• The enzymes of this superfamily share the following similarities: Conserved regions known as motifs I, II, III, IIIa, IV, V and VI, which are arranged in the same order and similar spacing A lysine containing motif KxDG (motif I) A covalent lysyl-NMP intermediate The capping enzyme is composed of two domains, a nucleotidyl transferase (NTase) domain and a C-terminal oligonucleotide binding (OB) domain. (wikipedia.org)
  • The NTase domain, conserved in capping enzymes, DNA and RNA ligases, is made up 5 motifs, I, III, IIIa, IV and V. Motif I or KxDG is the active site where the covalent (lysyl)-N-GMP intermediate is formed. (wikipedia.org)
  • Irreversible inhibitors usually react with the enzyme and change it chemically (e.g. via covalent bond formation). (wikipedia.org)
  • cellular
  • Some other examples of enzymes are phosphofructokinase and hexokinase, both of which are important for cellular respiration (glycolysis). (wikipedia.org)
  • Digestive enzymes are found in the digestive tracts of animals (including humans) and in the traps of carnivorous plants, where they aid in the digestion of food, as well as inside cells, especially in their lysosomes, where they function to maintain cellular survival. (wikipedia.org)
  • suggests
  • Knowing these properties suggests what an enzyme might do in the cell and can show how the enzyme will respond to changes in these conditions. (wikipedia.org)
  • Evidence gained from reconstructed enzyme suggests that the order of the events where the novel activity is improved and the gene is duplication is not clear cut, unlike what the theoretical models of gene evolution suggest. (wikipedia.org)
  • The induced fit only suggests that the barrier is lower in the closed form of the enzyme but does not tell us what the reason for the barrier reduction is. (wikipedia.org)
  • inhibitor
  • This is a measure of the amount of active enzyme, calculated by e.g. titrating the amount of active sites present by employing an irreversible inhibitor. (wikipedia.org)
  • laboratory
  • Restriction enzymes of this type are more useful for laboratory work as they cleave DNA at the site of their recognition sequence. (wikipedia.org)
  • example
  • although it is true that both measure chemical activity and that for many enzymes 1 U = 1 IU (because for many enzymes the existing U was adopted as the newer IU), international units can be defined for the biologic activity of many kinds of substance besides enzymes (for example, vitamins and hormones). (wikipedia.org)
  • For example, enzymes in a metabolic pathway can be inhibited by downstream products. (wikipedia.org)
  • The most recent and most clear cut example of enzyme evolution is the rise of bioremediating enzymes in the past 60 years. (wikipedia.org)
  • An example of an enzyme activator working in this way is fructose 2,6-bisphosphate, which activates phosphofructokinase 1 and increases the rate of glycolysis in response to the hormone insulin. (wikipedia.org)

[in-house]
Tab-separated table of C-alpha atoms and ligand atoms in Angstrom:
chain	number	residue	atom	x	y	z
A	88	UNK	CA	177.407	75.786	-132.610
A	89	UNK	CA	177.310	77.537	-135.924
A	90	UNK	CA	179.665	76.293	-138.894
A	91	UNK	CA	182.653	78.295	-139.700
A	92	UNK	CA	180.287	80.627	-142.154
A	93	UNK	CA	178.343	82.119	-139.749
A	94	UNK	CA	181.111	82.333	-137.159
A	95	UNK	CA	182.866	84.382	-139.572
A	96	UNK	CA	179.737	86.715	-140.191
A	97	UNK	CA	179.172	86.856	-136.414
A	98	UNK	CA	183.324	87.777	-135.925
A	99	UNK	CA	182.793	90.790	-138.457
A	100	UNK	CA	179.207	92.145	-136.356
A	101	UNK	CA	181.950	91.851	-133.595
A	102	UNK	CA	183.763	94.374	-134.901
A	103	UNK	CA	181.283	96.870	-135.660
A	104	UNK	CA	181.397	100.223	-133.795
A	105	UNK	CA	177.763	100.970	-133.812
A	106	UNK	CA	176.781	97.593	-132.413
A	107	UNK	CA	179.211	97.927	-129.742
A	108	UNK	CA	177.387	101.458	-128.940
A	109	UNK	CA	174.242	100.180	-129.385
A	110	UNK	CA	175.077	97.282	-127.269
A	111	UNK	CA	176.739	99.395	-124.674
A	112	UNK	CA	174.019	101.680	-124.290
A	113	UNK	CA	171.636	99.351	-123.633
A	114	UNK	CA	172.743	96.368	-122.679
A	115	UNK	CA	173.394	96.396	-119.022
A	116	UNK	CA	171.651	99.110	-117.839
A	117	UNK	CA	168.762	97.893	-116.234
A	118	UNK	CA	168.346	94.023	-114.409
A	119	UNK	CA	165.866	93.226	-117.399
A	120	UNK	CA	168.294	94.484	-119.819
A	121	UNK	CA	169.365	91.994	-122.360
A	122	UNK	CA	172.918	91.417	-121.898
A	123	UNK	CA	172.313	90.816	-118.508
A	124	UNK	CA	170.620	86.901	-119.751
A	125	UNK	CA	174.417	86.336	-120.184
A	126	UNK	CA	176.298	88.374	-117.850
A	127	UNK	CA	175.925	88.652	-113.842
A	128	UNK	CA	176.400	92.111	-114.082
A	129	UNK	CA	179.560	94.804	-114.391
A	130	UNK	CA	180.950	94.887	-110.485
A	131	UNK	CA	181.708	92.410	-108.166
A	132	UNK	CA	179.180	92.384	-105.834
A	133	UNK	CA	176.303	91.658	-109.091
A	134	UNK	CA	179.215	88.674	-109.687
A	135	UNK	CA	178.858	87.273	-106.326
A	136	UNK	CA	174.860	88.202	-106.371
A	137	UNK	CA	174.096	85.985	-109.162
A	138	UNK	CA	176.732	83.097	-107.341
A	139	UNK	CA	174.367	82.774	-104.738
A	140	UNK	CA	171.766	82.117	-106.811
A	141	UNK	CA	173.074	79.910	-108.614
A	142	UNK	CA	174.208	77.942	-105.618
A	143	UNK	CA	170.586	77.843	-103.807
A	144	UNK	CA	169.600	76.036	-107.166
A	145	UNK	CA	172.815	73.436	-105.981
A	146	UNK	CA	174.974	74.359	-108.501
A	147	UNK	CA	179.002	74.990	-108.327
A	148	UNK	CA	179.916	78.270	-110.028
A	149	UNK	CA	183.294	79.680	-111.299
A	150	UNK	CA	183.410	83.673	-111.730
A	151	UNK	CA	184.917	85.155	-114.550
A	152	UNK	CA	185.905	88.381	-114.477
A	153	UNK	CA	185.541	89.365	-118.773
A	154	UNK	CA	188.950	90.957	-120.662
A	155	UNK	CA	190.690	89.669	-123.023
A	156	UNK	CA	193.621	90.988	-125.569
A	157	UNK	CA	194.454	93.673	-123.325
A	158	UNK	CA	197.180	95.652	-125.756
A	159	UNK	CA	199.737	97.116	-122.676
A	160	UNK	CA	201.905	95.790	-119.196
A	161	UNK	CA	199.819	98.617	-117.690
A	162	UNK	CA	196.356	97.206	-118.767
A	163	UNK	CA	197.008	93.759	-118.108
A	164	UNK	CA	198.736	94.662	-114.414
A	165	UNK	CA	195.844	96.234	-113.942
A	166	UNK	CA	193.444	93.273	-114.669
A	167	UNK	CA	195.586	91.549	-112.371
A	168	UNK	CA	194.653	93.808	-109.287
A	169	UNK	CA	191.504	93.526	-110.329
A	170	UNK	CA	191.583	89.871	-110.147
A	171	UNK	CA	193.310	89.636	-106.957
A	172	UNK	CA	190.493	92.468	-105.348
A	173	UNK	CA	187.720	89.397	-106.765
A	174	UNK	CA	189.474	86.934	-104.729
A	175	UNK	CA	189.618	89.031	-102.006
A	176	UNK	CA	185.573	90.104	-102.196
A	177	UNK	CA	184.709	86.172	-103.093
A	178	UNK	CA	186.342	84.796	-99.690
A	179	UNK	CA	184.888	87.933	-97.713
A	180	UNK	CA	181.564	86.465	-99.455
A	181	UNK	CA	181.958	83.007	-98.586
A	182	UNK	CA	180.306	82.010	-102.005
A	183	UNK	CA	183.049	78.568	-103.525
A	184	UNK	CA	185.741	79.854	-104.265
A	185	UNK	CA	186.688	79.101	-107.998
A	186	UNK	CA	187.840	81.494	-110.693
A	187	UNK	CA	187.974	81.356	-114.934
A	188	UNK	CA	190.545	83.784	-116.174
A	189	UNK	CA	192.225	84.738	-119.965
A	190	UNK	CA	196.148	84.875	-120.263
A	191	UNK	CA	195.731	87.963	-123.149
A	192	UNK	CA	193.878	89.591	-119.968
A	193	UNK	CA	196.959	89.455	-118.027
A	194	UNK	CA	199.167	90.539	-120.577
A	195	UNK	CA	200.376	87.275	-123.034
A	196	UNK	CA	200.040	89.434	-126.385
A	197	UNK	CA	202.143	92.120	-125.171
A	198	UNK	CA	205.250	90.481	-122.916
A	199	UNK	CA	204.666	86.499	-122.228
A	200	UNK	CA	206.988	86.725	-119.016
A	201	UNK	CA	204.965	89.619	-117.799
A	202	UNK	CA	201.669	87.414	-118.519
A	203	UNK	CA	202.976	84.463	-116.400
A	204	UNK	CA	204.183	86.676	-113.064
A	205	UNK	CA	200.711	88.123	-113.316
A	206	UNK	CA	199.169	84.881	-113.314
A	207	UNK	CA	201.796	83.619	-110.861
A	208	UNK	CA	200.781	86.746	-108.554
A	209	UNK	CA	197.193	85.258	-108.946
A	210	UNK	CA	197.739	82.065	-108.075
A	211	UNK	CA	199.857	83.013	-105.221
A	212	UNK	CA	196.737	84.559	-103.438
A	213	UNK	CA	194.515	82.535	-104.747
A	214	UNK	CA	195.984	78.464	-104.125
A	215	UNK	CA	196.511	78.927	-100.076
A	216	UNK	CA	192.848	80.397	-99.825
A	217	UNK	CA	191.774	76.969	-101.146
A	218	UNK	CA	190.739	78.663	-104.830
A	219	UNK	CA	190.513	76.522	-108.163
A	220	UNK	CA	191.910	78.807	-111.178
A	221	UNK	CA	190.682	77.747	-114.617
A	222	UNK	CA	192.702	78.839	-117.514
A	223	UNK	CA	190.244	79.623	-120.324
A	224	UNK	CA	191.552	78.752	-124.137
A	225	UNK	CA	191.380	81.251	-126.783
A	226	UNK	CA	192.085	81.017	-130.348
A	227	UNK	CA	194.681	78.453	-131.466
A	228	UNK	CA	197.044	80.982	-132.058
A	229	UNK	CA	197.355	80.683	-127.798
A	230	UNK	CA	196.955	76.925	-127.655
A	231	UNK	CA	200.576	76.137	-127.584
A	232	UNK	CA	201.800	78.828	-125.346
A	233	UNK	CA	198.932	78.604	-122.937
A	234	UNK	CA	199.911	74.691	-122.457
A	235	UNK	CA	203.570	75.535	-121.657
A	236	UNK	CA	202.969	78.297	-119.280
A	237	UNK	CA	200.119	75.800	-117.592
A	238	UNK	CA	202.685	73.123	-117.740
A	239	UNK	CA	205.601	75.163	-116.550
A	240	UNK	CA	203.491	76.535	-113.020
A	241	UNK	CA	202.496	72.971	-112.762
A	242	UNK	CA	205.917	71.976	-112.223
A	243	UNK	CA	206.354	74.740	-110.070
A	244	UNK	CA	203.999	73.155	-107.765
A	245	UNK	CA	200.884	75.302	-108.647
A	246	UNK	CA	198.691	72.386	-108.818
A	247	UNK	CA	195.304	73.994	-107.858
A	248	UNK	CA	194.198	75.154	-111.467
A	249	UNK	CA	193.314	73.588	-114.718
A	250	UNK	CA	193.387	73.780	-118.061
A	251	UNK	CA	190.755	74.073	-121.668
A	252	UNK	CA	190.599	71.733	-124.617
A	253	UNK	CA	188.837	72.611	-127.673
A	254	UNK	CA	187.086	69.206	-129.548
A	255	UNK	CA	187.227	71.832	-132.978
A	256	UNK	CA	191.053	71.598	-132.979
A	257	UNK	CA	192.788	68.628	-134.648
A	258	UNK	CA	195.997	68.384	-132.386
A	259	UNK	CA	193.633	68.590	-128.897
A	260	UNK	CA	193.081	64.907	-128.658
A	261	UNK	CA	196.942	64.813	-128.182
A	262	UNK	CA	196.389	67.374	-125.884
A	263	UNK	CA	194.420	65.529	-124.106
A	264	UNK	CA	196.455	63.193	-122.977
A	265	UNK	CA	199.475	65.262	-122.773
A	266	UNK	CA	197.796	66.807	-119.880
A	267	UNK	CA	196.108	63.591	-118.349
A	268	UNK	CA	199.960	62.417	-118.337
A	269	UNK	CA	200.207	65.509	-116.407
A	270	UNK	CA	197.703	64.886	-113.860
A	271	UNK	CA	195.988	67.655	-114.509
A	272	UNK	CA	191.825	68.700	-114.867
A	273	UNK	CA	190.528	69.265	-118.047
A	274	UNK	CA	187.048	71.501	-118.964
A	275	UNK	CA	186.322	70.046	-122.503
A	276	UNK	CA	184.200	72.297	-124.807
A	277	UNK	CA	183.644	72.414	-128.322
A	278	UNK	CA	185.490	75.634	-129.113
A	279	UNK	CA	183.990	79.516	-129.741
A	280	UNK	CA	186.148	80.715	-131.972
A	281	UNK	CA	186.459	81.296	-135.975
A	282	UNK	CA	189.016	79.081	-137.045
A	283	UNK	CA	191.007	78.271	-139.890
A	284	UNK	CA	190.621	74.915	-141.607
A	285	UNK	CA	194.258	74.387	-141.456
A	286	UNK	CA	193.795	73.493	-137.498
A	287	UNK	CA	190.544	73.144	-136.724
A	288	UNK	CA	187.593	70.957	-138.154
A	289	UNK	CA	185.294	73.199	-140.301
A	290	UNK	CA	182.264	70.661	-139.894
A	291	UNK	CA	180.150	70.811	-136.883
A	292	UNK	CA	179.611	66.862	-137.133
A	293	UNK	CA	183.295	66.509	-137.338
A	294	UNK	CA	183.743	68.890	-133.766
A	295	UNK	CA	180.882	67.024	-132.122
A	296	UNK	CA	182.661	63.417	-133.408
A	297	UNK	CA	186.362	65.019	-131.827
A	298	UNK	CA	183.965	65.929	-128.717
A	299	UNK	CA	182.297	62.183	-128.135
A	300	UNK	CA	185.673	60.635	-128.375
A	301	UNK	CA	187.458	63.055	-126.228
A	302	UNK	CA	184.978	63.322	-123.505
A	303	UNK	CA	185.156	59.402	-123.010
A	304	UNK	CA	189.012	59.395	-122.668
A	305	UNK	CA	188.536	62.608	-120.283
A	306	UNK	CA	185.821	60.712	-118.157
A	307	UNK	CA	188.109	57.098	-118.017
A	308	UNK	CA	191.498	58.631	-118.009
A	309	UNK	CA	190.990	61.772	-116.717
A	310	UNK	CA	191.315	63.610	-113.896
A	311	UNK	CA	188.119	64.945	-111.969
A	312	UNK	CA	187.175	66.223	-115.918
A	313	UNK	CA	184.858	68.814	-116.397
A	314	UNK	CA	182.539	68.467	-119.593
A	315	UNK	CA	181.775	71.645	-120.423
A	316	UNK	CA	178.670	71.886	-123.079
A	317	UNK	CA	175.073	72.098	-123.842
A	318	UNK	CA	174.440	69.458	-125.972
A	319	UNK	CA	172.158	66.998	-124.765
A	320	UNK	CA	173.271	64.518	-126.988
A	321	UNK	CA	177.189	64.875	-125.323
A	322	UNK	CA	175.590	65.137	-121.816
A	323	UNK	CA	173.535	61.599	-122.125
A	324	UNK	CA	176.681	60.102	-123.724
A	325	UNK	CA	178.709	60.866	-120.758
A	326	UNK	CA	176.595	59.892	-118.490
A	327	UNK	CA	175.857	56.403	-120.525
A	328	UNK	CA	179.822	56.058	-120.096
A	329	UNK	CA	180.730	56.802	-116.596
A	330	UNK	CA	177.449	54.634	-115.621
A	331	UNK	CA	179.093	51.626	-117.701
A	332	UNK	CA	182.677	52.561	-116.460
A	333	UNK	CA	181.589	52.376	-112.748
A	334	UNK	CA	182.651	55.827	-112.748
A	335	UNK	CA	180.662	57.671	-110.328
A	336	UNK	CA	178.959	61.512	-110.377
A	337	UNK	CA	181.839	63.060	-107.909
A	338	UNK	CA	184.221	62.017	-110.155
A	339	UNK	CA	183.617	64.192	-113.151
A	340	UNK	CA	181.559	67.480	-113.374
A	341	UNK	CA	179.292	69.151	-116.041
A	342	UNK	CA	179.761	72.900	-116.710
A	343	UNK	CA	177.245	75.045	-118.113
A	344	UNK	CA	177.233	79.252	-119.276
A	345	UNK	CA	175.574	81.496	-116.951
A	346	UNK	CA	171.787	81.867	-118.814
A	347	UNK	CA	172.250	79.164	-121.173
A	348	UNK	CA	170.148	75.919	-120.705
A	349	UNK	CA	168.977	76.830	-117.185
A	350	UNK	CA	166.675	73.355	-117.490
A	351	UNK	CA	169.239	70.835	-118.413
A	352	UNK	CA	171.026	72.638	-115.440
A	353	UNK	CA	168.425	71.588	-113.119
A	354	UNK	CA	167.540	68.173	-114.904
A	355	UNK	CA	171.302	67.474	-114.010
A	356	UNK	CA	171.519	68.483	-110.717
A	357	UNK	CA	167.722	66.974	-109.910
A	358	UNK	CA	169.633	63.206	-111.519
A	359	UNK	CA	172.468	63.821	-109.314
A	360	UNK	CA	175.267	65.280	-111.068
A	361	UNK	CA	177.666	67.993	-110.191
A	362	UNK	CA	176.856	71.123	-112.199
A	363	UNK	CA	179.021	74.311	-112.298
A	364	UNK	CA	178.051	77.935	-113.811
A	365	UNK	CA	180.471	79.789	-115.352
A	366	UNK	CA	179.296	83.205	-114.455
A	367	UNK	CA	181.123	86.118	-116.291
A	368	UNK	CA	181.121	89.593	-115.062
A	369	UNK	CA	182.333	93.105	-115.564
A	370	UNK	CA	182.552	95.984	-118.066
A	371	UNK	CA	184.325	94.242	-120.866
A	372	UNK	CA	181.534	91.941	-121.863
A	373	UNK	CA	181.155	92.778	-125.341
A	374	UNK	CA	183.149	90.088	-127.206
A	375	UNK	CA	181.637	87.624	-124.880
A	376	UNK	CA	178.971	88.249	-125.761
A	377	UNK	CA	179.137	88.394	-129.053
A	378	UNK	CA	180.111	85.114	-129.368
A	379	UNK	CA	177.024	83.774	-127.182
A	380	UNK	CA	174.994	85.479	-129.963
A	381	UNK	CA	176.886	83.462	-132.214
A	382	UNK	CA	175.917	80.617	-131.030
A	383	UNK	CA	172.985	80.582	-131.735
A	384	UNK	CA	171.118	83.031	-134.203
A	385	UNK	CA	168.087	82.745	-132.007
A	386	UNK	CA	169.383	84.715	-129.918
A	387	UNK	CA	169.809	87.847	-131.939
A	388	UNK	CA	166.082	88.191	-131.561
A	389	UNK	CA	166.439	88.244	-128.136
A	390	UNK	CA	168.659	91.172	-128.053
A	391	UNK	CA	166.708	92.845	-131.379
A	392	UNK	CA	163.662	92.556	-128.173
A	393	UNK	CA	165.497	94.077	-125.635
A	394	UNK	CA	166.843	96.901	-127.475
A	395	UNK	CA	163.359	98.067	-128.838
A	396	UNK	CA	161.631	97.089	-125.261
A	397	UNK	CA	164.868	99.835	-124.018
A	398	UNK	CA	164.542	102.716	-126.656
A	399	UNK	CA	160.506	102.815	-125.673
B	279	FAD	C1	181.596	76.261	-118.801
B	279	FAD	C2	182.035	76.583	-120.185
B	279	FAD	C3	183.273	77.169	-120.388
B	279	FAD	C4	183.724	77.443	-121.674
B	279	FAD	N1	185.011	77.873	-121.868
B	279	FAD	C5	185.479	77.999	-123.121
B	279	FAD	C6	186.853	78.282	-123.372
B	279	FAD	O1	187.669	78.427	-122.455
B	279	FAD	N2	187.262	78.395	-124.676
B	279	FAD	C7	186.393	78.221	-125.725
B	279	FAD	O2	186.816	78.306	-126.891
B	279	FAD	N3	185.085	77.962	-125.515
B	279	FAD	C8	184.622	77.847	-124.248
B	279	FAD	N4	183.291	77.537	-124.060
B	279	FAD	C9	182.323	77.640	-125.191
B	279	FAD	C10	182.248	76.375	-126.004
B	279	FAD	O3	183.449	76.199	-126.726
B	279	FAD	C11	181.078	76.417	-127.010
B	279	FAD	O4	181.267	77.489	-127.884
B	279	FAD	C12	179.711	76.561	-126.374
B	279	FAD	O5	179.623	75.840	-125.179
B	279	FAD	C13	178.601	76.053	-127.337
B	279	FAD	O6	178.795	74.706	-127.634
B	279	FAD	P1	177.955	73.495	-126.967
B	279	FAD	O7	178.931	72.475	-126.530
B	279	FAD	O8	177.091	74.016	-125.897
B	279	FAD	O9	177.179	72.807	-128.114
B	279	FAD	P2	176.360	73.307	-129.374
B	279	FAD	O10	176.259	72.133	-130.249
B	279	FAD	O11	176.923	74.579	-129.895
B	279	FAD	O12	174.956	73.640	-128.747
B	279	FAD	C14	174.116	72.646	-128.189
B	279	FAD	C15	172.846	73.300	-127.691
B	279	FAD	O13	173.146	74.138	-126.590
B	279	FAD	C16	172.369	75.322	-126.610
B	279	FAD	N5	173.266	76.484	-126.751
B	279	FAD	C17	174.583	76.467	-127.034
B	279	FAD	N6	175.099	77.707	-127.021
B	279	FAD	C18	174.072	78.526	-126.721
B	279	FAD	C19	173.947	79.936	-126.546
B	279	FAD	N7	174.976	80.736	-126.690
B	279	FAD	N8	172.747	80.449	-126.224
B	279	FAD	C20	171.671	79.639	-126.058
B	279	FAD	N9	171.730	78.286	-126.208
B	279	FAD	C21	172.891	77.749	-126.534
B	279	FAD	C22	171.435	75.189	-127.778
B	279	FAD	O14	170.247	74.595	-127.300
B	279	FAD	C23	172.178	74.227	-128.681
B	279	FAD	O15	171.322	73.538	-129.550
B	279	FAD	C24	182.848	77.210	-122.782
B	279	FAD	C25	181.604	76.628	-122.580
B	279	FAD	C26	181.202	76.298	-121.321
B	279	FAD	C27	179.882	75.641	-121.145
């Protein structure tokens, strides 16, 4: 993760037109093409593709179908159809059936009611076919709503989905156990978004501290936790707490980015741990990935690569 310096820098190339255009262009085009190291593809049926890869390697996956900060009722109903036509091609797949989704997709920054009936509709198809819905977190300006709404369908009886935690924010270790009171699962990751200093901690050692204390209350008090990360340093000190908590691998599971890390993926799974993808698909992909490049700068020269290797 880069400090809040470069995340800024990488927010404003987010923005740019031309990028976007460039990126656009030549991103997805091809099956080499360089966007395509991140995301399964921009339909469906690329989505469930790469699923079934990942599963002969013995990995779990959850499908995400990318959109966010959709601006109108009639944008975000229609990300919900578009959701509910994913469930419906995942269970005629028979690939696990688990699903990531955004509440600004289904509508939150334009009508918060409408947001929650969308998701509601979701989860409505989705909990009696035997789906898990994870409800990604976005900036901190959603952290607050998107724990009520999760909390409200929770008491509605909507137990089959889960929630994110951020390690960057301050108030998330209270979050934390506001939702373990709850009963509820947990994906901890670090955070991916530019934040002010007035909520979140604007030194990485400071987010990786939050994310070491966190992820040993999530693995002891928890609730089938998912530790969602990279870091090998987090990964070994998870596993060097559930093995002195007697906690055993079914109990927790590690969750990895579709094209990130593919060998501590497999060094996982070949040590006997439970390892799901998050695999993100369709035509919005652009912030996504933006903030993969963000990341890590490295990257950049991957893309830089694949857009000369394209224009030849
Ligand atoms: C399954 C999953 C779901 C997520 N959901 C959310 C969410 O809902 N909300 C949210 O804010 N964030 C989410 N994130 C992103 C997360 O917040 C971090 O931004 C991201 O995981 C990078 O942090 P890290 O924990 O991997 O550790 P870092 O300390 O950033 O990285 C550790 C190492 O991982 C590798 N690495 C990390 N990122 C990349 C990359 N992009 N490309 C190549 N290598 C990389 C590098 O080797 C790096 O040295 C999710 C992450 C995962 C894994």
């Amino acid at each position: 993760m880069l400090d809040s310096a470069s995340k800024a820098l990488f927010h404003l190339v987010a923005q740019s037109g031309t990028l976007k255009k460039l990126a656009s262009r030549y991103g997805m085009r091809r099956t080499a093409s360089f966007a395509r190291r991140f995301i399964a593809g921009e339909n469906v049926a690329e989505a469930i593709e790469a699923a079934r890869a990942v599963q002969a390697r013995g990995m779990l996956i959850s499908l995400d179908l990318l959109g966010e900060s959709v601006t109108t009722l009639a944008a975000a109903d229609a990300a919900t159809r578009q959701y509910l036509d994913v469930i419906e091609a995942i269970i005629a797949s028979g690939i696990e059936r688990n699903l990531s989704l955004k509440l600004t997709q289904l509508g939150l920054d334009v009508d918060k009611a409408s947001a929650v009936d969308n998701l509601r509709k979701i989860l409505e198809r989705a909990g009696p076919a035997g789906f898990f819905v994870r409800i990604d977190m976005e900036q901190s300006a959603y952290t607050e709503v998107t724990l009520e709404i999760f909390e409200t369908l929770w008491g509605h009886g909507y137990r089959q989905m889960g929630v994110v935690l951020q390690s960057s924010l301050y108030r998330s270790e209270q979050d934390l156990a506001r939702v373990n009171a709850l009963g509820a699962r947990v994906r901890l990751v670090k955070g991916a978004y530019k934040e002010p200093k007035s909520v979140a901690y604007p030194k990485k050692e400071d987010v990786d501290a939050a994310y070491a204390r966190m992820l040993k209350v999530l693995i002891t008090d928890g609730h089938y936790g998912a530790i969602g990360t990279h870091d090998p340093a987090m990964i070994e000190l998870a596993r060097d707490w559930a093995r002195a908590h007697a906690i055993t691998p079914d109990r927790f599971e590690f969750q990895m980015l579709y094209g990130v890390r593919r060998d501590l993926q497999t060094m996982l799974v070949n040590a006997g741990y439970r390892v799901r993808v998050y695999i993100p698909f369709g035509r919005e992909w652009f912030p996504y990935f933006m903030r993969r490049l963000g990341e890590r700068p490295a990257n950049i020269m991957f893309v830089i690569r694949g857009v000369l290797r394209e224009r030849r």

• activity
  • Although radiometric assays require the removal and counting of samples (i.e., they are discontinuous assays) they are usually extremely sensitive and can measure very low levels of enzyme activity. (wikipedia.org)
  • Since blocking an enzyme's activity can kill a pathogen or correct a metabolic imbalance, many drugs are enzyme inhibitors. (wikipedia.org)
  • On the other, enzymes may evolve an increased secondary activity with little loss to the primary activity ("robustness") with little adaptive conflict (§ Robustness and plasticity below). (wikipedia.org)
  • Enzyme activity is a measure of the quantity of active enzyme present and is thus dependent on conditions, which should be specified. (wikipedia.org)
  • The specific activity of an enzyme is another common unit. (wikipedia.org)
  • Specific activity gives a measurement of enzyme purity in the mixture. (wikipedia.org)
  • The specific activity should then be expressed as μmol min−1 mg−1 active enzyme. (wikipedia.org)
  • The % purity is 100% × (specific activity of enzyme sample / specific activity of pure enzyme). (wikipedia.org)
  • The impure sample has lower specific activity because some of the mass is not actually enzyme. (wikipedia.org)
  • If the specific activity of 100% pure enzyme is known, then an impure sample will have a lower specific activity, allowing purity to be calculated. (wikipedia.org)
  • known
  • A nicking enzyme (or nicking endonuclease) is an enzyme that cuts one strand of a double-stranded DNA at a specific recognition nucleotide sequences known as a restriction site. (wikipedia.org)
  • differences
  • For elimination of errors arising from differences in cultivation batches and/or misfolded enzyme etc. an active site titration needs to be done. (wikipedia.org)
  • gene
  • Restriction enzymes likely evolved from a common ancestor and became widespread via horizontal gene transfer. (wikipedia.org)
  • active site
  • The structure of some enzymes are very well characterized, however, the function of some component of the active site is poorly understood. (wikipedia.org)
  • proximity effects
  • However, the situation might be more complex, since modern computational studies have established that traditional examples of proximity effects cannot be related directly to enzyme entropic effects. (wikipedia.org)